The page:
Government must avoid homeless ‘tragedy in the making’ during lockdown

Ramped up Covid-19 measures trigger campaigners' calls for the Everyone In scheme to return to provide accommodation for rough sleepers

The government is facing calls to repeat efforts to protect rough sleepers to avoid a Covid-19 “tragedy in the making” during England’s second lockdown.

The Everyone In scheme brought 15,000 rough sleepers off the streets between March and July this year but, as new protective measures close essential businesses across England from early November, experts have urged officials to protect those experiencing homelessness in the winter months.

“The advice from government is to stay home and save lives, but what does this mean for someone who is homeless?” said Lucy Abraham, chief executive of homelessness charity Glass Door. ”We have learnt that no one is safe unless we are all safe, and we urge the Government to put more resources into protecting rough sleepers this winter.”

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Everyone In moved people into hotels and other emergency accommodation during the first full national lockdown and was considered a success. A University College London study concluded that the urgent action saved at least 226 lives. It also helped Big Issue vendors like London seller Kris Dove, 29, and 39-year-old Dave Campion, who sells the magazine in Dawlish, South Devon, to move from the streets and into permanent accommodation. 

Boris Johnson’s announcement that England will face a four-week lockdown from Thursday has triggered calls for the Everyone In scheme to return to protect people living on the streets as the number of Covid-19 cases continue to skyrocket.

So far, plans for rough sleepers have been noticeably absent from the government’s communications on their plans to help people through lockdown.

Communities Secretary Robert Jenrick shared details on Twitter in the hours after the Prime Minister’s Saturday night announcement with updated guidance on moving home, extended mortgage holidays and shielding rules.

But there was no mention of what would happen to rough sleepers and the Ministry of Housing, Communities and Local Government told The Big Issue that “something is in the works” in their latest Monday morning update.

Last week the government department announced that £150 million would be made available to provide 3,300 homes for rough sleepers assisted during Everyone In with a permanent place to stay in England.

We know of no plans from central government to house rough sleepers in hotels during this second lockdown or indeed, at all this winter. It is very worrying

But now the Covid-19 lockdown is sparking calls for urgent action. Abraham told The Big Issue that a robust response to protect rough sleepers is required to avert a “tragedy in the making”.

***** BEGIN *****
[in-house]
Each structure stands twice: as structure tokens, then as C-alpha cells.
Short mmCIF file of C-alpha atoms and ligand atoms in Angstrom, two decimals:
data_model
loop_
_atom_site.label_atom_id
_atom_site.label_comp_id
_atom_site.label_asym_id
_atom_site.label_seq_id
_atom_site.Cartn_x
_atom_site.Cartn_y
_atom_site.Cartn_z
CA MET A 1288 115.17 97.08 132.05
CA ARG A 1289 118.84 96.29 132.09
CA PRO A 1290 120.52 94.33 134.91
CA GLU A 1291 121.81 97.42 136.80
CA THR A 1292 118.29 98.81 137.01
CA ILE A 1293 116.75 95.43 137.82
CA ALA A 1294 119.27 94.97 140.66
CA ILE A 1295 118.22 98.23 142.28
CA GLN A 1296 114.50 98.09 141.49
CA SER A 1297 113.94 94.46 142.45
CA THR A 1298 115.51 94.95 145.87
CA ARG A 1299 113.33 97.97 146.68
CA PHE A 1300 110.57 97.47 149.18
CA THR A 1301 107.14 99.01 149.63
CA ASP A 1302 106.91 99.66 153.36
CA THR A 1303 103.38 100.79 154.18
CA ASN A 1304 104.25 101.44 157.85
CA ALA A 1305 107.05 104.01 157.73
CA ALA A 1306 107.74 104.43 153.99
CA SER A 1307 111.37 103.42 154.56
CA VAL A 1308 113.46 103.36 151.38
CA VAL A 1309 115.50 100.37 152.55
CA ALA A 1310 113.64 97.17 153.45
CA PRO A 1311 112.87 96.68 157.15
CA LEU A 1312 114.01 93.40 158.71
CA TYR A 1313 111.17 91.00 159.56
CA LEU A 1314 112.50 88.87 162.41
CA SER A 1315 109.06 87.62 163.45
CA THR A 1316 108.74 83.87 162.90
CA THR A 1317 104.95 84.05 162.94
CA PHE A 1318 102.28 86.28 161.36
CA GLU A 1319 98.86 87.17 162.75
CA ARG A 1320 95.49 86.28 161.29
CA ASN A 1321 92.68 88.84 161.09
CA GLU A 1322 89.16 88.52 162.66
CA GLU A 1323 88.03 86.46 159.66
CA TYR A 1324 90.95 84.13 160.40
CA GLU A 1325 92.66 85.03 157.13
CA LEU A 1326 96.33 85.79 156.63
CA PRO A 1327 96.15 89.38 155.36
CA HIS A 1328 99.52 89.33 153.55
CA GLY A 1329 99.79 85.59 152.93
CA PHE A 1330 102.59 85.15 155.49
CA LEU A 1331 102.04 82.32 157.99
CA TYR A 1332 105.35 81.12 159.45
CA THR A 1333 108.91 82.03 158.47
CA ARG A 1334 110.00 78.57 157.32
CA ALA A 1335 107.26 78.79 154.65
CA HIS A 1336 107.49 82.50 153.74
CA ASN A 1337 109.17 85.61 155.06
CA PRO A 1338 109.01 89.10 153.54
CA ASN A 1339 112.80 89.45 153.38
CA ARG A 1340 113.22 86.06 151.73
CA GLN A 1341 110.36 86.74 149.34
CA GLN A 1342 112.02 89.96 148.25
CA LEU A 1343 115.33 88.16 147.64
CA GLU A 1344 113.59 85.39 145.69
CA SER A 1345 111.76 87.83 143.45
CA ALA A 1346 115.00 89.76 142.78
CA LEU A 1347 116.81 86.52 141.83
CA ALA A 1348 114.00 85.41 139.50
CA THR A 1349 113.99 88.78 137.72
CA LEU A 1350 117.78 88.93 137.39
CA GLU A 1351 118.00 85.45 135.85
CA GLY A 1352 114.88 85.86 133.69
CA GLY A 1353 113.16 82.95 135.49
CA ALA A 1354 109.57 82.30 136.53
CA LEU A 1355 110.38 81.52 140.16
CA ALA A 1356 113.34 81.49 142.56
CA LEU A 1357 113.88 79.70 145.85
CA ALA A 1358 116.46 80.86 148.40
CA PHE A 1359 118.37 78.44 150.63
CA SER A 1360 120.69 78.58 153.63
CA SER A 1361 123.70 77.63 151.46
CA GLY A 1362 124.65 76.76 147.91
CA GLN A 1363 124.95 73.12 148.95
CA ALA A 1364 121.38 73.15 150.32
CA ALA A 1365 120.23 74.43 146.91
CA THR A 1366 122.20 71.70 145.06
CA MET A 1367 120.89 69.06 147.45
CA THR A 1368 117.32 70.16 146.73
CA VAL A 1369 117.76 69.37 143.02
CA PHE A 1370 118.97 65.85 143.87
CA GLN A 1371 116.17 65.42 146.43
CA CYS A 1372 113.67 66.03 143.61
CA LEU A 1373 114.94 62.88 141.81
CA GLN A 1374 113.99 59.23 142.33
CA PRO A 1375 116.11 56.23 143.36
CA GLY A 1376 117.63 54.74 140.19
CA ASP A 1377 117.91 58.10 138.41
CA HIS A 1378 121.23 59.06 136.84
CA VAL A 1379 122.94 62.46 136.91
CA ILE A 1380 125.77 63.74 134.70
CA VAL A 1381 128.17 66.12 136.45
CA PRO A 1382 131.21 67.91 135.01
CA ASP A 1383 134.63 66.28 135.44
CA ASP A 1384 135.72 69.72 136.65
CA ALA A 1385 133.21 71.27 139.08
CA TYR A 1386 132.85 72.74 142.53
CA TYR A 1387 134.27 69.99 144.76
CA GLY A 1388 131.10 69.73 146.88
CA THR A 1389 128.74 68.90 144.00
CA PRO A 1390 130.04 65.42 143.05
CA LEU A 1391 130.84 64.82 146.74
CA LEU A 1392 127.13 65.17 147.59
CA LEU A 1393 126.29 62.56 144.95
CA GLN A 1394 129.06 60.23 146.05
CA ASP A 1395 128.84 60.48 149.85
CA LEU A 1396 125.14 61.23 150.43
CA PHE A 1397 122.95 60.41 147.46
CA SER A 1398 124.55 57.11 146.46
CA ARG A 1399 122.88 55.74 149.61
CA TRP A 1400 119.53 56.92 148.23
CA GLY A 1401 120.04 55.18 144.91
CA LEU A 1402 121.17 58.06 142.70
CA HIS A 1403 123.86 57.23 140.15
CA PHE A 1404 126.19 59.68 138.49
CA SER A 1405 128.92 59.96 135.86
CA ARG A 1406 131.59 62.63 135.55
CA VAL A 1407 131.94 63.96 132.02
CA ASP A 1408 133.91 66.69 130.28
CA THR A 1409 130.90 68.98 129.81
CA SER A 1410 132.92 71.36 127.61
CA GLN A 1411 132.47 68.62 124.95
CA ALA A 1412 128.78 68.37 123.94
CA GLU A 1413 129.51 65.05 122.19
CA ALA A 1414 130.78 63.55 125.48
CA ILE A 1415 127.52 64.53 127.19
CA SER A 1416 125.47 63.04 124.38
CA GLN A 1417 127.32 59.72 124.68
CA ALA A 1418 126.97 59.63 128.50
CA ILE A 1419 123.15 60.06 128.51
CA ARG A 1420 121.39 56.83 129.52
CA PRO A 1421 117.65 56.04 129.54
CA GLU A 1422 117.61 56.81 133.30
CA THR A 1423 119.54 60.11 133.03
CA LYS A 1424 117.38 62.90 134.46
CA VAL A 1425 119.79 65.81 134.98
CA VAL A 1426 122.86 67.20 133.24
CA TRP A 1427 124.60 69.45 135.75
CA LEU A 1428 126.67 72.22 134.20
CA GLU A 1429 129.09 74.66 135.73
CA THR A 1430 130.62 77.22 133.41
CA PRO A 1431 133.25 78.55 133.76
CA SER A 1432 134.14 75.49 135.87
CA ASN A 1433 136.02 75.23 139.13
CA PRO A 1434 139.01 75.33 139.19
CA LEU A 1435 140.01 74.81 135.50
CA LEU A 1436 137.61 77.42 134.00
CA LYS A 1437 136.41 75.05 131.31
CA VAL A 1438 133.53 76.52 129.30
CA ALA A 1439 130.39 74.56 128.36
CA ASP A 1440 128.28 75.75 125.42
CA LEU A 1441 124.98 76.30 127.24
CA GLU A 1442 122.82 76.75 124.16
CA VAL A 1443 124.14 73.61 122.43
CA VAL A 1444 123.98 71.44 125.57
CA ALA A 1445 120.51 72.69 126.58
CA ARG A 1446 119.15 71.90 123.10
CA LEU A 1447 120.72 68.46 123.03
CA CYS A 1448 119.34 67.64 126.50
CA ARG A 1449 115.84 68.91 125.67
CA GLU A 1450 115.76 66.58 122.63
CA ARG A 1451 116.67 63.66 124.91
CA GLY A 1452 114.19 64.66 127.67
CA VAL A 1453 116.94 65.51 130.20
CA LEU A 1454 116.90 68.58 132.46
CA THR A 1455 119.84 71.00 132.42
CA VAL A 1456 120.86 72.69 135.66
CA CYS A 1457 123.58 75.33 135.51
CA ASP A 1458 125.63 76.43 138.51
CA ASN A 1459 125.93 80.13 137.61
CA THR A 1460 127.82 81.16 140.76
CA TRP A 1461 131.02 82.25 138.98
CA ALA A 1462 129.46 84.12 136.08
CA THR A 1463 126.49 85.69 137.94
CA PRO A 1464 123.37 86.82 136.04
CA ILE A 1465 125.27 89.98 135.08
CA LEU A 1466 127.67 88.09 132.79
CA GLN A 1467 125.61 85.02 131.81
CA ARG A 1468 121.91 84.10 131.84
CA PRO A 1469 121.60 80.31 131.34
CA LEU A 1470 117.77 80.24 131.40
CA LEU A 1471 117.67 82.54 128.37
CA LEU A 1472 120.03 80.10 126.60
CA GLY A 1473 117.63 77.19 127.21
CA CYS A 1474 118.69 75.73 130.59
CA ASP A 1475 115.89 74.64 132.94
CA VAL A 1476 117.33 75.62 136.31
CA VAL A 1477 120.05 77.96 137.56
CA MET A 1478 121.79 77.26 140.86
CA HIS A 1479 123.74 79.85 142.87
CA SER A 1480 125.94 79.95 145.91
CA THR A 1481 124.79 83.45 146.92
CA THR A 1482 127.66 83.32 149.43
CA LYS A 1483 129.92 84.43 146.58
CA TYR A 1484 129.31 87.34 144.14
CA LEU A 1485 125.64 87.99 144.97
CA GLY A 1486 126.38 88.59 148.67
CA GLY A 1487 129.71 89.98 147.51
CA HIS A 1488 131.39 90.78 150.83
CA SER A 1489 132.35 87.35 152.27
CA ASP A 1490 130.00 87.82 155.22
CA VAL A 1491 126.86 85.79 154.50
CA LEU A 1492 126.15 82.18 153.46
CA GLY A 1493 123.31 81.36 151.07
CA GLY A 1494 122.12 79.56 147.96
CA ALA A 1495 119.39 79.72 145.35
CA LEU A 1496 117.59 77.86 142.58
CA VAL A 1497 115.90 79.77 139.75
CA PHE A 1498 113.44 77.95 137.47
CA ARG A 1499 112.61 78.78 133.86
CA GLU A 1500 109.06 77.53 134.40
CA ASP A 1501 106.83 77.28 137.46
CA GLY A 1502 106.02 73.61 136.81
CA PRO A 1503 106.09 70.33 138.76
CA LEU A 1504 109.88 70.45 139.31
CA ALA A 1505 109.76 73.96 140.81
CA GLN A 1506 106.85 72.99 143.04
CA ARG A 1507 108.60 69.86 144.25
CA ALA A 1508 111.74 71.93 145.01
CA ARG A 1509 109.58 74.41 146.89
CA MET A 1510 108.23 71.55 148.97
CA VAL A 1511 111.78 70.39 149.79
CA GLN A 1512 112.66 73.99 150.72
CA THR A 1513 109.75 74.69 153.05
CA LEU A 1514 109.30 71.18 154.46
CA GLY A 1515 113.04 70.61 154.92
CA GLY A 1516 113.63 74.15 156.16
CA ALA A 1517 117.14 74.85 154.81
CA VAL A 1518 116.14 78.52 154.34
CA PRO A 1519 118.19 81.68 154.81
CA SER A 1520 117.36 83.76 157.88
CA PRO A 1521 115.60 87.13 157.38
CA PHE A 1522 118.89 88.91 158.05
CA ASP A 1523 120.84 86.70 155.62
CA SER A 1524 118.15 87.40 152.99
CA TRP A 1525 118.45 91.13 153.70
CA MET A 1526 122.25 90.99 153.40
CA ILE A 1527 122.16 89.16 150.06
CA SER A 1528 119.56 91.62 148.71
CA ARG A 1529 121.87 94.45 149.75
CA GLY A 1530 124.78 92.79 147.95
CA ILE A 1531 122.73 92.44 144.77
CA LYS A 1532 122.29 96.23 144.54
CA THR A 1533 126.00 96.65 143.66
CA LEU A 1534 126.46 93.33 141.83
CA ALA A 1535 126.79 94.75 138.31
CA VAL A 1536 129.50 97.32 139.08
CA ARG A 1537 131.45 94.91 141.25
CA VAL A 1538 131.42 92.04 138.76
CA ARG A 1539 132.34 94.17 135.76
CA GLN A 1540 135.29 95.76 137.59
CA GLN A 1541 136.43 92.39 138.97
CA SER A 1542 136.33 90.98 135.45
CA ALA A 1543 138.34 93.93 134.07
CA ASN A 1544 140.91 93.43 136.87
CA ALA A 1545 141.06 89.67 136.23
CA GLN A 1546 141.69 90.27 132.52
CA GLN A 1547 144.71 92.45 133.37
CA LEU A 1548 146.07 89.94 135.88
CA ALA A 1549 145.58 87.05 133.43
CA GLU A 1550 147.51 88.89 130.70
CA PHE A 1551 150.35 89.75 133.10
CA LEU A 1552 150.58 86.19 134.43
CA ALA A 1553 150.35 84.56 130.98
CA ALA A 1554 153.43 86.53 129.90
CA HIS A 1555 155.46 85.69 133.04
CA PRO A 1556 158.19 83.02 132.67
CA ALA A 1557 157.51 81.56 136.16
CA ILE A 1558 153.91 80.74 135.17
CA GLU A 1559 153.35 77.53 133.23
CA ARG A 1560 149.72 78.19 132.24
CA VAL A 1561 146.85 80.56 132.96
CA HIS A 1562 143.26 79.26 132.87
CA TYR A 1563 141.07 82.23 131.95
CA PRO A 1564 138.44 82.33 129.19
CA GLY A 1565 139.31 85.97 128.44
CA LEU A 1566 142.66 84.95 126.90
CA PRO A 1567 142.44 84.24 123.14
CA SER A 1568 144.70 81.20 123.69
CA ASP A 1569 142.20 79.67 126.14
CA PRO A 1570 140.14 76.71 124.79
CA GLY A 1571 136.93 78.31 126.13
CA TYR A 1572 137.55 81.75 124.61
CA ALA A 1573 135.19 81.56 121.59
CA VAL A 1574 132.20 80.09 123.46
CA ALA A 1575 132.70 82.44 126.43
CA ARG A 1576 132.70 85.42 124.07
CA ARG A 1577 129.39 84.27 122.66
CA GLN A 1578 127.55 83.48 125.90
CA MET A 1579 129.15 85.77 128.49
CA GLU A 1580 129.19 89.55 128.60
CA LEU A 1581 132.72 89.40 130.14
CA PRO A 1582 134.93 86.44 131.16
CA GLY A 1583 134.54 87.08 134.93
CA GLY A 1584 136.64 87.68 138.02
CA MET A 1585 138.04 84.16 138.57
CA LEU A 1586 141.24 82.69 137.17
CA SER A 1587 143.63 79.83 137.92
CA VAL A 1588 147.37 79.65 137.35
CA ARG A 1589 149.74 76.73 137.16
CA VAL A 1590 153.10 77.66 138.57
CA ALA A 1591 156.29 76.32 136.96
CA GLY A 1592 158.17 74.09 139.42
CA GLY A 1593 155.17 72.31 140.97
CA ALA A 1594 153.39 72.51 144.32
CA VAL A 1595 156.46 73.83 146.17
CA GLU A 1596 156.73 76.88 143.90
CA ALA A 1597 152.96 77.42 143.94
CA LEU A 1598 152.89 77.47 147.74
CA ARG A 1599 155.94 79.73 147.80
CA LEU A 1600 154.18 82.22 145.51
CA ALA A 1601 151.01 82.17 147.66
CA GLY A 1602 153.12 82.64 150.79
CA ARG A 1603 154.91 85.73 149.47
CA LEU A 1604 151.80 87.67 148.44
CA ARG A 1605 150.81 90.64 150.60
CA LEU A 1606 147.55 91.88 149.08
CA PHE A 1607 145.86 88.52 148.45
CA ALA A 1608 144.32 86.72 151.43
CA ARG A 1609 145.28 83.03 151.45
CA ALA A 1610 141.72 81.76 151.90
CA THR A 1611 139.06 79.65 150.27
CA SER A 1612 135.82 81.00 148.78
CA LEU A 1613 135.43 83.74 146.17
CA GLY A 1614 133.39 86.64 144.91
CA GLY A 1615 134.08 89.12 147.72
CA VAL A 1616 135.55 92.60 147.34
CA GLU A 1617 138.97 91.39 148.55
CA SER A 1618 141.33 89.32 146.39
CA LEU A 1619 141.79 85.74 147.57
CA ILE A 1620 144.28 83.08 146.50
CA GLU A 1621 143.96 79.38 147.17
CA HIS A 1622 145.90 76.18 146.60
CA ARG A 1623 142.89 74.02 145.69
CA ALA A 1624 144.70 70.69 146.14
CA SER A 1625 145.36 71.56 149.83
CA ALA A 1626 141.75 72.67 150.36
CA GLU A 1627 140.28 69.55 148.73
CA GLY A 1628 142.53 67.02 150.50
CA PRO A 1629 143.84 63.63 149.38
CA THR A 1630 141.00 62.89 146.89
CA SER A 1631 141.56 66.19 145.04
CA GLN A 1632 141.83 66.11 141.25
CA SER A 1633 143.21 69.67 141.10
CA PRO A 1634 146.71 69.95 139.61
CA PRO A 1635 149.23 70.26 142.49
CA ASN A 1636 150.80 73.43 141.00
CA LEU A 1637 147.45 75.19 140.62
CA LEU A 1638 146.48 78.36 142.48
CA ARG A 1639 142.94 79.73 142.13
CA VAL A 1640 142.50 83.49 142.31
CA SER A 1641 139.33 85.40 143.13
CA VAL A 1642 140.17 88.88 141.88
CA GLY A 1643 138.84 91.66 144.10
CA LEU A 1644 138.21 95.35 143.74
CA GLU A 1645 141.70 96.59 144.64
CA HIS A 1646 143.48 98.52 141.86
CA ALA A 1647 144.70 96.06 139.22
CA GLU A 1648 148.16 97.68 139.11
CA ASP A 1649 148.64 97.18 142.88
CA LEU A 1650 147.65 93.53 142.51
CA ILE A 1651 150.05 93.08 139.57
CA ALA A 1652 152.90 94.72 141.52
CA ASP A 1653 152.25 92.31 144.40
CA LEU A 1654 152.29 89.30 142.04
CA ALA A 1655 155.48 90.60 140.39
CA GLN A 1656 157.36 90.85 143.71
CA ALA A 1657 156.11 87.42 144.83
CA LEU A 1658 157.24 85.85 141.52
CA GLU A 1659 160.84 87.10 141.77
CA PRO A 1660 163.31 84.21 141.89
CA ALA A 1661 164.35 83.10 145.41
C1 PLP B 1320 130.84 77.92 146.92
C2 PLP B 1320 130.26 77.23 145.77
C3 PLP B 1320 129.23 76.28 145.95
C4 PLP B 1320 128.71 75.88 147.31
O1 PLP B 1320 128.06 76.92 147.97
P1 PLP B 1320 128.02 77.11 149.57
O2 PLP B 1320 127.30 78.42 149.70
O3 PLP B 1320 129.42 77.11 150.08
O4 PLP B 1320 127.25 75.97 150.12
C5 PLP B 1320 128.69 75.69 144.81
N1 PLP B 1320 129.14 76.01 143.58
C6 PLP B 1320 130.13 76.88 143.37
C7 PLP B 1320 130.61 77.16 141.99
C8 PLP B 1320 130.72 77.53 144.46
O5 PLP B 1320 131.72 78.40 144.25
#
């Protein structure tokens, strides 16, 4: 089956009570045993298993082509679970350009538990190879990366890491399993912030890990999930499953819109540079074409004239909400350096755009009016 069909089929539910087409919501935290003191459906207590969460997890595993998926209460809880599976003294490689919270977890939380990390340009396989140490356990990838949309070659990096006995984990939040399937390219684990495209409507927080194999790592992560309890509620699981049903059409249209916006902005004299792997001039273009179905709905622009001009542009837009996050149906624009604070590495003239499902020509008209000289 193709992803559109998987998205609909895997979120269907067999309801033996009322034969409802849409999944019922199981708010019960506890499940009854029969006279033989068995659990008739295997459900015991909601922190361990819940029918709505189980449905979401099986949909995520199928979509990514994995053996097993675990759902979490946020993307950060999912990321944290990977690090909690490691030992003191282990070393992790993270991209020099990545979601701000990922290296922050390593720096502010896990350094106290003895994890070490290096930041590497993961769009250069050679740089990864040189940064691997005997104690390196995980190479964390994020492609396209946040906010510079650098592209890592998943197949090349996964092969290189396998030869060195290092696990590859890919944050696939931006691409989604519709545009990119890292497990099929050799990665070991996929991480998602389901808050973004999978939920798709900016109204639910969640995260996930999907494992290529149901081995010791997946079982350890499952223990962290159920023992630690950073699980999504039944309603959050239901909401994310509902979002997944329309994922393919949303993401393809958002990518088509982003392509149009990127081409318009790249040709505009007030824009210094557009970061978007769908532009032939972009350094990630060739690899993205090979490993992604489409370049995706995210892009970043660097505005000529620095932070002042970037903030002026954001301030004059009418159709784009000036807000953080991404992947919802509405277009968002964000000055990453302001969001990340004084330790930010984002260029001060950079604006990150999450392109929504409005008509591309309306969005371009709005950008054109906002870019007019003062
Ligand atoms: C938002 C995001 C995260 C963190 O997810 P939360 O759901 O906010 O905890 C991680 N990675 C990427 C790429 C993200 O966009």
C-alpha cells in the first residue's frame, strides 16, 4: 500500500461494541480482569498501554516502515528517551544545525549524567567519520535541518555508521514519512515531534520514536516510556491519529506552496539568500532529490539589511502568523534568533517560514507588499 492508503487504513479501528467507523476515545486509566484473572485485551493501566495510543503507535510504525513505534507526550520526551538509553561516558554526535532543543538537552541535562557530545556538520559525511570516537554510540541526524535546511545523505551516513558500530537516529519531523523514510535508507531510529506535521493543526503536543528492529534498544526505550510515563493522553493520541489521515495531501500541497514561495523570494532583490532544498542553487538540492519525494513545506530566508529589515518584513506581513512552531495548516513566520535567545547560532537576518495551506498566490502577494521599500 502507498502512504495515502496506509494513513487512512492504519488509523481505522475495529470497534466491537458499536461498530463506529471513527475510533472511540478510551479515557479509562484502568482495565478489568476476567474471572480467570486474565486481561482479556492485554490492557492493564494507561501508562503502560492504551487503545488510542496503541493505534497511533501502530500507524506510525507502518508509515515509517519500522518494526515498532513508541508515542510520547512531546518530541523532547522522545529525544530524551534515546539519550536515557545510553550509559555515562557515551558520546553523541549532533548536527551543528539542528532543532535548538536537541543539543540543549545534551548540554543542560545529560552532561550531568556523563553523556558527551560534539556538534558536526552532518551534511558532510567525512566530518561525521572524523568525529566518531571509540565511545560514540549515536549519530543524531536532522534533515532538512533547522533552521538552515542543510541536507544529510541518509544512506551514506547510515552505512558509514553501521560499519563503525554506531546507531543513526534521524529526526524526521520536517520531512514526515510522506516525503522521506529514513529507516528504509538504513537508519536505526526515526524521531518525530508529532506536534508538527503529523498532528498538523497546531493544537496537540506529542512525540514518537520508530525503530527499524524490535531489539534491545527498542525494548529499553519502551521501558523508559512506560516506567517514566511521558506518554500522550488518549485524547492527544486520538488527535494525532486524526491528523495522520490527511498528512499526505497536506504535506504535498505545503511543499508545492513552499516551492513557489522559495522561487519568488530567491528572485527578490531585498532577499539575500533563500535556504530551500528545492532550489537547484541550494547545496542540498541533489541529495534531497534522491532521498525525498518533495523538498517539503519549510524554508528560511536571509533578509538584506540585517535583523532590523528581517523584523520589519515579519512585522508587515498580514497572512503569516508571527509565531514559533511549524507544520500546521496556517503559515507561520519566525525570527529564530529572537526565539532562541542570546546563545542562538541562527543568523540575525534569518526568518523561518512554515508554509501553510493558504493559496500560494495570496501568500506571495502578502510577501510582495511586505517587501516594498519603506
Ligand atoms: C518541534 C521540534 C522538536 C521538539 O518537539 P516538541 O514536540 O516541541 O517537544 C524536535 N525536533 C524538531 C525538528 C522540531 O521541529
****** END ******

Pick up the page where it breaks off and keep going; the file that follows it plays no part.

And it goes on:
“We know of no plans from central government to house rough sleepers in hotels during this second lockdown or indeed, at all this winter. It is very worrying,” she said. 

“During a global health pandemic and at a time when we know many people are facing losing jobs and homes, the lack of a strong response from central government is a tragedy in the making.”

Central government has spent more than £700m on tackling homelessness and rough sleeping throughout the pandemic and last month announced a £10m Cold Weather Payment for councils to help rough sleepers this winter. They also unveiled a £2m pot for faith and community groups to get rough sleepers into accommodation.

However, Abraham insists that the £266m available to house rough sleepers helped with emergency accommodation throughout Everyone In is not enough with local authorities receiving “a fraction” of what they need.

Abraham added: “Homelessness this winter promises to be much more severe. Glass Door’s frontline staff are already seeing the impact of people losing their jobs and homes, with an increase in people who have never been homeless before turning to the charity.  

“Yet at a time when shelters are needed most, our ability to open communal shelters is severely hampered by the pandemic. We need properly funded self-contained, Covid-secure accommodation, which we know is the safest way to protect those who would otherwise be sleeping rough during this period.”

Jon Sparkes, chief executive of Crisis, echoed Abrahams concerns. He said: “With England set to go into lockdown later this week and coronavirus infection ratesincreasing, the Government must reintroduce the Everyone In scheme to protect people who are sleeping rough on our streets. 

“This scheme was transformative at the beginning of the pandemic, providing almost 30,000 people with emergency accommodation and a safe space where they could access vital support and get their health back on track.

“Many more people are currently being pushed into homelessness as businesses and livelihoods are impacted. With winter approaching, the Government must ensure local councils have the funding they need to help people safely self- isolate this winter.”

Shelter CEO Polly Neate called for protections for rough sleepers to include those who have no recourse to public funds (NRPF) and cannot claim benefits. Support for NRPF people was left to the discretion of individual councils during the Everyone In scheme.

Neate tweeted: “No one should be homeless in lockdown in a place of danger. That means on the streets, or in temporary accommodation where health is in danger, and it means everyone, regardless of need or immigration status.”

Homeless Link also called for Everyone In to return, insisting that they and the homelessness charities and organisations they work with are “offering our support and that of the sector to repeat and exceed the success of the scheme in March”.

Image: Alex Baxevanis